A group of protesters bearing a message as stark as their red and white costumes are opposing Brett Kavanaugh's Supreme Court confirmation hearings.
They stood in silence Tuesday, the first day of the hearings, lining the walkways and atrium of the Hart Senate Office Building, their austere silhouettes evoking the dystopian persecution portrayed in the novel-turned-Emmy-award-winning Hulu drama "The Handmaid's Tale."
The group's restrained method was a sharp contrast to other scenes going on throughout the Senate side of Capitol Hill. Police arrested 70 people by the end of the day for "unlawful demonstration activities."
Inside the hearing, protesters shouted out, and Democrats immediately demanded the hearing be stalled until thousands of documents from Kavanaugh's time as a Bush-era White House lawyer are reviewed.
The silent protest was organized by the liberal advocacy group, Demand Justice, which has long opposed Donald Trump's pick to fill the vacancy left by retired Justice Anthony Kennedy.
The protestors' costumes resembled the dress of the "handmaids," who in the television show are forced into sexual servitude under the totalitarian government that has taken over part of the United States. Their reproductive rights are stripped completely away.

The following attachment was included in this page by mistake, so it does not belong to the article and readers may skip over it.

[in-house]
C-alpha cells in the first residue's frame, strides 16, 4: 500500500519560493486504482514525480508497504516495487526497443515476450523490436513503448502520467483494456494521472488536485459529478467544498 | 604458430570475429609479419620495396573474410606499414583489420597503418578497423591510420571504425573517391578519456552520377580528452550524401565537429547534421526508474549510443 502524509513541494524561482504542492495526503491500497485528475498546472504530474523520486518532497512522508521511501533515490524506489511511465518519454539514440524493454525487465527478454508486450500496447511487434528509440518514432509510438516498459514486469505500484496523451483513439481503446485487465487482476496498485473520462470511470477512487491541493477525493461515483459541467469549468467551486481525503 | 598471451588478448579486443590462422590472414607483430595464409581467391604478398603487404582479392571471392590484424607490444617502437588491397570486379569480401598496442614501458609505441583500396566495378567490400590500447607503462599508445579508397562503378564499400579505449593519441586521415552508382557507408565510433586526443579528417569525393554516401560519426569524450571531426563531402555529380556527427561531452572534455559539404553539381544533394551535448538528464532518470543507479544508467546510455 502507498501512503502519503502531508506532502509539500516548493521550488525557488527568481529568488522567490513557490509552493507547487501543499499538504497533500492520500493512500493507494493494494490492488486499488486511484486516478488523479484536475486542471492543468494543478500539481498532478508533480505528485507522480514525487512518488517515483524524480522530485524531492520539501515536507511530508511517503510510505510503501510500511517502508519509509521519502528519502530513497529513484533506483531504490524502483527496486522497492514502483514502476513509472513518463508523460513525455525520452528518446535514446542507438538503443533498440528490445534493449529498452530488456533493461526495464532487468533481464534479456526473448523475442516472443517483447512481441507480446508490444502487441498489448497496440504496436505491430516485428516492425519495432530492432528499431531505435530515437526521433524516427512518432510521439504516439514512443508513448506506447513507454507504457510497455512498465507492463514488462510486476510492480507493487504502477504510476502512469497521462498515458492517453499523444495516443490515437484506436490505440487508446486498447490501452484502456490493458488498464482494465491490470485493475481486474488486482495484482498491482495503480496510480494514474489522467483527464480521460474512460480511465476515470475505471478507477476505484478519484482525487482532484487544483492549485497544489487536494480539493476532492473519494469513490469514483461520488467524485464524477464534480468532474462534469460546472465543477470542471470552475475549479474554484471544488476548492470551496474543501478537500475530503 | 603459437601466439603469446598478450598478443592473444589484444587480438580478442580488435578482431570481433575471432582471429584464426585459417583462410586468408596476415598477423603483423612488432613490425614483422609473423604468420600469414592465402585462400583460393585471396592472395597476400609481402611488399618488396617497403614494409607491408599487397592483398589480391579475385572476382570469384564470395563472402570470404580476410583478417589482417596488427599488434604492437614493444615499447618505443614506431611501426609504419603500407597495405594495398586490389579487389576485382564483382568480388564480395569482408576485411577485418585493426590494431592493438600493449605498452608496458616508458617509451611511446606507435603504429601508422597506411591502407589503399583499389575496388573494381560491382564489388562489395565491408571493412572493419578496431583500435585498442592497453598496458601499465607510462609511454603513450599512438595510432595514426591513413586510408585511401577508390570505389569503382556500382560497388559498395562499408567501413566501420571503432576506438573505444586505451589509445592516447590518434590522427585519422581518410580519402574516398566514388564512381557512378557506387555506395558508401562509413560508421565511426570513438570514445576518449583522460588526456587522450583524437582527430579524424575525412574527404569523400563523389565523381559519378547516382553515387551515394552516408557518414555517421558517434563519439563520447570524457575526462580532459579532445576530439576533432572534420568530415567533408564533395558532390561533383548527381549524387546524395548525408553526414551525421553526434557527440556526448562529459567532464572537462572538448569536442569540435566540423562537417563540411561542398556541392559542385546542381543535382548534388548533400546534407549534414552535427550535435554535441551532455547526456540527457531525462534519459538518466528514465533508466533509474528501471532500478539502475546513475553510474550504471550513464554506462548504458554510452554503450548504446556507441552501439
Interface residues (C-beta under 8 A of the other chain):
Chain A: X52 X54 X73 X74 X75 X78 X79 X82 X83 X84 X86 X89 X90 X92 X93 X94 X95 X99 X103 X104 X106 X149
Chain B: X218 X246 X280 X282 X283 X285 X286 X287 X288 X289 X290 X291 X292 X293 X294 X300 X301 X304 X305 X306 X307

Although he has vowed to uphold the Constitution and be impartial, many fear Kavanaugh, in this lifelong position, could tilt the American legal system to the right for an entire generation.
If confirmed, Kavanaugh would replace Kennedy, who as a frequent swing vote on the bench often sided with liberal justices on issues like affirmative action, LGBT rights and abortion.
Senators are especially likely to grill Kavanaugh on his dissent from a ruling by the DC Circuit last October that an undocumented immigrant teen was entitled to seek an abortion.
He wrote that the high court has "held that the government may further those interests so long as it does not impose an undue burden on a woman seeking an abortion."
He said the majority opinion was "based on a constitutional principle as novel as it is wrong: a new right for unlawful immigrant minors in US government detention to obtain immediate abortion on demand."
Protesters dressed in long red capes and white "wings"-- headdresses that keep their eyes focused on the ground -- have become a more and more frequent appearance not only in the United States but across the globe as a symbol for women's rights.
Protesters dressed like handmaids during Vice President Mike Pence's visits to Philadelphia and Denver. In July, demonstrators in Poland wore the outfits during Donald Trump's visit. Women in both Ireland and Argentina have also donned the capes and hats to promote abortion rights.
The woman behind the costumes in the hit show is Ane Crabtree. She also designed costumes for the television shows "Westworld," Masters of Sex" and "Pan Am," and says the fact that women are using her creations in protest is a huge honor.
"To know that women are able to express themselves wholly and separately and be inspired is absolutely bigger than me, and bigger than any expectation I would have thought could come of this kind of career and work," she says.